What problems could possibly be in this time that is so fondly remembered? Like most time periods there were problems that were hidden under the surface of perfection and happiness, though the war has ended there will always be a turmoil on the domestic side dealing with simple events of everyone’s everyday lives. The tragedy The Great Gatsby by F. Scott Fitzgerald unravels the ugly truth of the 1920’s while perfectly capturing the soul of the Jazz Age. The aforementioned truth being how love, and the American dream can destroy truly amazing people. Jay Gatsby or also known as the Great Gatsby is an amazing person, who is in the wrong business.
“Though the Jazz Age continued it became less and less an affair of youth. The sequel was like a children’s party taken over by the elders,” said F. Scott Fitzgerald, the author of The Great Gatsby (n.p.). After the World War I, in 1920s, abnormal economical success dominated over Americans which is called the Jazz Age. At that time, people pursued cheap pleasure and full of entertainment: parties, extravagance, and dissipation. The Great Gatsby criticizes such profligate appearances and fakes in the Jazz Age through the protagonist, Jay Gatsby, who was in the lower class, was full of fakes, and struggles with Tom Buchanan and with George Wilson to gain power for achieving his ex-lover, Daisy—who is the reason that he yearns for power.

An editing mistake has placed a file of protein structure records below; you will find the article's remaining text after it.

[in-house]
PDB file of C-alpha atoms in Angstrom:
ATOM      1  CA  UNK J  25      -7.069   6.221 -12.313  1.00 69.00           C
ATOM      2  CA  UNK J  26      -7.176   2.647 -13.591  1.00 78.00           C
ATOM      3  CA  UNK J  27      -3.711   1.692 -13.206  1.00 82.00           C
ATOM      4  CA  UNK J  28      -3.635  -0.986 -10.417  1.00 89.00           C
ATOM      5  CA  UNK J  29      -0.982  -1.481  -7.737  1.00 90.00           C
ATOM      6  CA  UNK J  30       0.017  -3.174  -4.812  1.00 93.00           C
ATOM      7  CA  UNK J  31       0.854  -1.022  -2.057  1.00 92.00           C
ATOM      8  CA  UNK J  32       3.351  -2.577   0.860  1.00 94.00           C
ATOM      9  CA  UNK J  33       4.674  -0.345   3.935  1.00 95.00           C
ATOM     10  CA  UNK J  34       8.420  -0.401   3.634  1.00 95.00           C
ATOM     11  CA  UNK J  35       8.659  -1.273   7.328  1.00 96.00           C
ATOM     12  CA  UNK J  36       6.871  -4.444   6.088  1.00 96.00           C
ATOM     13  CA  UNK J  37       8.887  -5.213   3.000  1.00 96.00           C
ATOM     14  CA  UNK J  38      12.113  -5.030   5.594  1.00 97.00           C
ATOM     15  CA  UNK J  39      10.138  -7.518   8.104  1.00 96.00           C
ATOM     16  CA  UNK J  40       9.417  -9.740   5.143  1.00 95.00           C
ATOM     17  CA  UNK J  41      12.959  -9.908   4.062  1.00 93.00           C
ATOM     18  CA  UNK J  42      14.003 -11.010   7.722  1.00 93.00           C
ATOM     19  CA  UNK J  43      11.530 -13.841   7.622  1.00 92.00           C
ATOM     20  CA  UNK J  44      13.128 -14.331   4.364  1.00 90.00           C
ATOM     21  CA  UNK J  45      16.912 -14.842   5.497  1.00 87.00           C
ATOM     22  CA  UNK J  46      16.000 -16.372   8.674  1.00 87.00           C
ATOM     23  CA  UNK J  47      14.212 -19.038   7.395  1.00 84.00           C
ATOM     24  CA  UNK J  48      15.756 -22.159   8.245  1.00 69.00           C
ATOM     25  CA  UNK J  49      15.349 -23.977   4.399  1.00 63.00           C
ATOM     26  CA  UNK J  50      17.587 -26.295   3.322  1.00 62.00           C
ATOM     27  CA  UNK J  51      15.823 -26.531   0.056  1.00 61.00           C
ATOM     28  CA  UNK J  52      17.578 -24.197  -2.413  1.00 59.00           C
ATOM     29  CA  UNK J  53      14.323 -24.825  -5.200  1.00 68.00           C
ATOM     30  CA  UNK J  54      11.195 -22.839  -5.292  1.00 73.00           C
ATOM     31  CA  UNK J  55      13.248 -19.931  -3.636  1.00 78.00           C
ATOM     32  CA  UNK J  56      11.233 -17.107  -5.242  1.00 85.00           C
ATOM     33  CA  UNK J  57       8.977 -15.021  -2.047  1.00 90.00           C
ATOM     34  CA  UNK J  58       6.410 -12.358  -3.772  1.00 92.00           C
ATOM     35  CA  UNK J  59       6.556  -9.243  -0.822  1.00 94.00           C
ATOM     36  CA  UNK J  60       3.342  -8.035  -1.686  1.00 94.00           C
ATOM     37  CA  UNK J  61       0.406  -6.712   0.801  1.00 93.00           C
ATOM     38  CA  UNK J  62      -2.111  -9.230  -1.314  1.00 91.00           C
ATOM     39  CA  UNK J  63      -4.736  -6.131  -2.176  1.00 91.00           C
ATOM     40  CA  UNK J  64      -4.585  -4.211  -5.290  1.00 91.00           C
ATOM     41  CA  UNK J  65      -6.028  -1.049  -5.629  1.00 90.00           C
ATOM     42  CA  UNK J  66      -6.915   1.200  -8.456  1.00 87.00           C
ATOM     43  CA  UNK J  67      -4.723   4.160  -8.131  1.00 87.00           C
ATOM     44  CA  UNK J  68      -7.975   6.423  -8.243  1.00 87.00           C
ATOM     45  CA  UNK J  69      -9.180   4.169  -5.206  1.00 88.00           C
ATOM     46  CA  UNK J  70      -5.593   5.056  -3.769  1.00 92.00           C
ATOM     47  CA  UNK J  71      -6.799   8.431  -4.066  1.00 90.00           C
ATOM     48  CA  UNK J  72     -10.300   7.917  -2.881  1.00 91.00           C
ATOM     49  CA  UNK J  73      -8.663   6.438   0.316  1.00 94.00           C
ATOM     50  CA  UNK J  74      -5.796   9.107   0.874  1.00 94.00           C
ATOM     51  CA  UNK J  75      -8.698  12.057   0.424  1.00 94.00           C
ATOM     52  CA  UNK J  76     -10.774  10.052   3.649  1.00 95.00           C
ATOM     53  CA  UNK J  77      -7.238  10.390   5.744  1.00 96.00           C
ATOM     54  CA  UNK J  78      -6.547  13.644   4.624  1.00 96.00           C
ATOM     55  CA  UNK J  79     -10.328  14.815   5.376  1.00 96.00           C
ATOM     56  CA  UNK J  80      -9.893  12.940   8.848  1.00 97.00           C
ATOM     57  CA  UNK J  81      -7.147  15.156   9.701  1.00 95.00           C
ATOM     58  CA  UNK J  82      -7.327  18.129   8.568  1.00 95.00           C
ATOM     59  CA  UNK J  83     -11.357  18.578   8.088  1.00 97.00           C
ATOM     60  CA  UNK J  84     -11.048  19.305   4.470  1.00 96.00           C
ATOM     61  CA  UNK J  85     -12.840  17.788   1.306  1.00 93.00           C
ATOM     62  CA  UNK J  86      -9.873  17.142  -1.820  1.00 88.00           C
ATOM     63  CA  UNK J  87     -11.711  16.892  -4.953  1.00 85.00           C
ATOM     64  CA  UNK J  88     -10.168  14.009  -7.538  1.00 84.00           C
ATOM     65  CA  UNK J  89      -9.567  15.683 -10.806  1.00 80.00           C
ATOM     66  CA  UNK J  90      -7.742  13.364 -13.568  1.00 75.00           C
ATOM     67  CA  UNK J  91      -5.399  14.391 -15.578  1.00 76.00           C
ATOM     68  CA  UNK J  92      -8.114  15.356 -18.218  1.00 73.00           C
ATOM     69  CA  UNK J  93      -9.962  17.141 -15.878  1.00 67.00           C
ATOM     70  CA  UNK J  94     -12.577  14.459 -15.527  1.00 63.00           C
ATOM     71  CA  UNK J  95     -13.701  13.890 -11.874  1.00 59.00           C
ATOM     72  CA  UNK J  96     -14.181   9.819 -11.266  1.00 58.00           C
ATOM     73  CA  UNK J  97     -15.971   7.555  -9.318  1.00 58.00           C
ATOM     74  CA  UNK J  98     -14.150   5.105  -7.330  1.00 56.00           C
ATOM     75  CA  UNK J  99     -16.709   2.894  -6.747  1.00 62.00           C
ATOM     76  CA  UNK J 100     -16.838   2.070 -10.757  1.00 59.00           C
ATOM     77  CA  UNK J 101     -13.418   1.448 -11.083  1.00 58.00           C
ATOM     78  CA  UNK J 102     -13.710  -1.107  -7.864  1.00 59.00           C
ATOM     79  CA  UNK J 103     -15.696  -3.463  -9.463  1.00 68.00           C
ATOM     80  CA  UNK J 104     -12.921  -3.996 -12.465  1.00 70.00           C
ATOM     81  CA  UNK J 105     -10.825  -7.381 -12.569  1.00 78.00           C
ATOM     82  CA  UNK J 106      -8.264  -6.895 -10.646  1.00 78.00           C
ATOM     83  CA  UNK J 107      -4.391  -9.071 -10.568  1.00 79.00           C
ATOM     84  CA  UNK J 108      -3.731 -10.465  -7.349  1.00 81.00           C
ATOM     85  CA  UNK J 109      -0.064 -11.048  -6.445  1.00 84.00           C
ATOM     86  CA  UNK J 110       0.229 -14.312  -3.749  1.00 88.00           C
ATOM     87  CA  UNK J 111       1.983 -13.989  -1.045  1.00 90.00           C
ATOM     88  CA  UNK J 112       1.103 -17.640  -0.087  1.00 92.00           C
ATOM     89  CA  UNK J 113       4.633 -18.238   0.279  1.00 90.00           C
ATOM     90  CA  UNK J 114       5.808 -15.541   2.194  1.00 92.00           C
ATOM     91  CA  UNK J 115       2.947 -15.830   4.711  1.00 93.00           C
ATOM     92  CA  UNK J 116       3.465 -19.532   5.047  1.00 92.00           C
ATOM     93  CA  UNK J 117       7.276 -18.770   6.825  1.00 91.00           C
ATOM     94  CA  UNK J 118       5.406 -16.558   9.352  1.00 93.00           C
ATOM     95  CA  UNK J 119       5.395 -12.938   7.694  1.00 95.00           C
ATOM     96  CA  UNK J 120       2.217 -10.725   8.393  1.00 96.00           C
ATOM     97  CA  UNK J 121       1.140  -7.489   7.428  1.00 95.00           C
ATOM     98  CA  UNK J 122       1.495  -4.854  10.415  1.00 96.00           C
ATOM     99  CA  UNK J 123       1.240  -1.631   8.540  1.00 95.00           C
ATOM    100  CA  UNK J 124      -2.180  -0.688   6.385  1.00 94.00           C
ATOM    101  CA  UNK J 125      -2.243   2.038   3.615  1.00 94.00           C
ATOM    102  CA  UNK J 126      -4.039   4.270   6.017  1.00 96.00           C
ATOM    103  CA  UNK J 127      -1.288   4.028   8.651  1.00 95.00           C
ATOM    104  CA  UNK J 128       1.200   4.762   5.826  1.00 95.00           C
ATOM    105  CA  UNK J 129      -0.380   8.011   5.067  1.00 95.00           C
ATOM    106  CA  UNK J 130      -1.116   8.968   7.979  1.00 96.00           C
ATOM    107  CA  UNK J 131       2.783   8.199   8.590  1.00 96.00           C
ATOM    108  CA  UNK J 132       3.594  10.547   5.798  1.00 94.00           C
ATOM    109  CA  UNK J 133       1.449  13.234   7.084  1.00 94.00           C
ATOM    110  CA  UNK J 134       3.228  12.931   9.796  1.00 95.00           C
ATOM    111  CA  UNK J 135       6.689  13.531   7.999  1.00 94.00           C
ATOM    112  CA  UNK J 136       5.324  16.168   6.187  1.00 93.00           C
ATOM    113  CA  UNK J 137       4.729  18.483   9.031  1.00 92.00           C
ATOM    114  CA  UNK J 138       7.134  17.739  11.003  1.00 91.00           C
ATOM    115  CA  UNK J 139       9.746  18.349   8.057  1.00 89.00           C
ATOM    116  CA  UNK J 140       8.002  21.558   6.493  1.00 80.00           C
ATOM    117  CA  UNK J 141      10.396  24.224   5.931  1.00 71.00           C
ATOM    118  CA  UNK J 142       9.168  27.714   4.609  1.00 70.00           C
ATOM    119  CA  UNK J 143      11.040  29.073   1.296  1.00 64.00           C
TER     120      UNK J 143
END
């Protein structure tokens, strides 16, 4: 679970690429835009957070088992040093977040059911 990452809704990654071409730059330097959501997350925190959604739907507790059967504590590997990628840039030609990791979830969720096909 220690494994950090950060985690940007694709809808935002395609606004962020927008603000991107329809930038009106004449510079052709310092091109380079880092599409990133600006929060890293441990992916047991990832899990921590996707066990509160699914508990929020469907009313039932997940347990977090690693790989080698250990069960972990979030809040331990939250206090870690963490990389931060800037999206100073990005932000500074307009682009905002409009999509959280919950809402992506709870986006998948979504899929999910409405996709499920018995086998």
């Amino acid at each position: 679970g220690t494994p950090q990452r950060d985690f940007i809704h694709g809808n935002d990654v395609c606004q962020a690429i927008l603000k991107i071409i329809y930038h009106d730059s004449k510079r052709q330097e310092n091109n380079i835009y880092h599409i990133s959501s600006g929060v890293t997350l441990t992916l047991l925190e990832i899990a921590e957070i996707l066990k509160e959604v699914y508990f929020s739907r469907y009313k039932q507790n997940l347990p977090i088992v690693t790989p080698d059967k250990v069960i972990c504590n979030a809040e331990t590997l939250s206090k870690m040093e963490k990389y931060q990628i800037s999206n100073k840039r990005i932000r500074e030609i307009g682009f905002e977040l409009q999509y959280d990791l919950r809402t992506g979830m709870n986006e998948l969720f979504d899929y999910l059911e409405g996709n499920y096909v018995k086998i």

In some people’s eyes though, it is obvious that Tom and Daisy live the opposite life of someone achieving The American Dream. There relationship is doomed and full of cheating. Nick once went as far as saying, “They were careless people, Tom and Daisy, they smashed up things and creatures and then retreated back into their money or their vast carelessness, or whatever it was that kept them together, and let other people clean up the mess they had made (Fitzgerald 179). It’s ironic to think that Tom and Daisy were literally born into this “perfect world” and still couldn’t accomplish The American Dream. Tom and Daisy were very privileged and took everything for granted.
According to an anonymous primary source from the era, “Now in addition to these injuries, were with the arts of [greediness] afflict the provinces, comes the appalling greed of the provincial Governors, which is ruinous to the taxpayers’ interests.” These men work for their own self interests, not the public’s, which defeats the purpose of a democracy. “For these men, despising the respectable character of their office, think that they have been sent into the provinces as merchants…As for the Governors, the buying of recruits, the purchase of horses and grain, the monies intended for city walls – all these are regular sources of profit for them and are the pillage for which they long [...] who carry on private [money making] under the guise of
Throughout the book Blyth discusses in three ways how the practice of austerity is negative. The first problem with austerity is that it is very distributional. It really is unfair that the people that caused the financial crisis are being bailed out of because of their higher positions. The working and poorer classes that rely on government public services are expected then to pay for a mess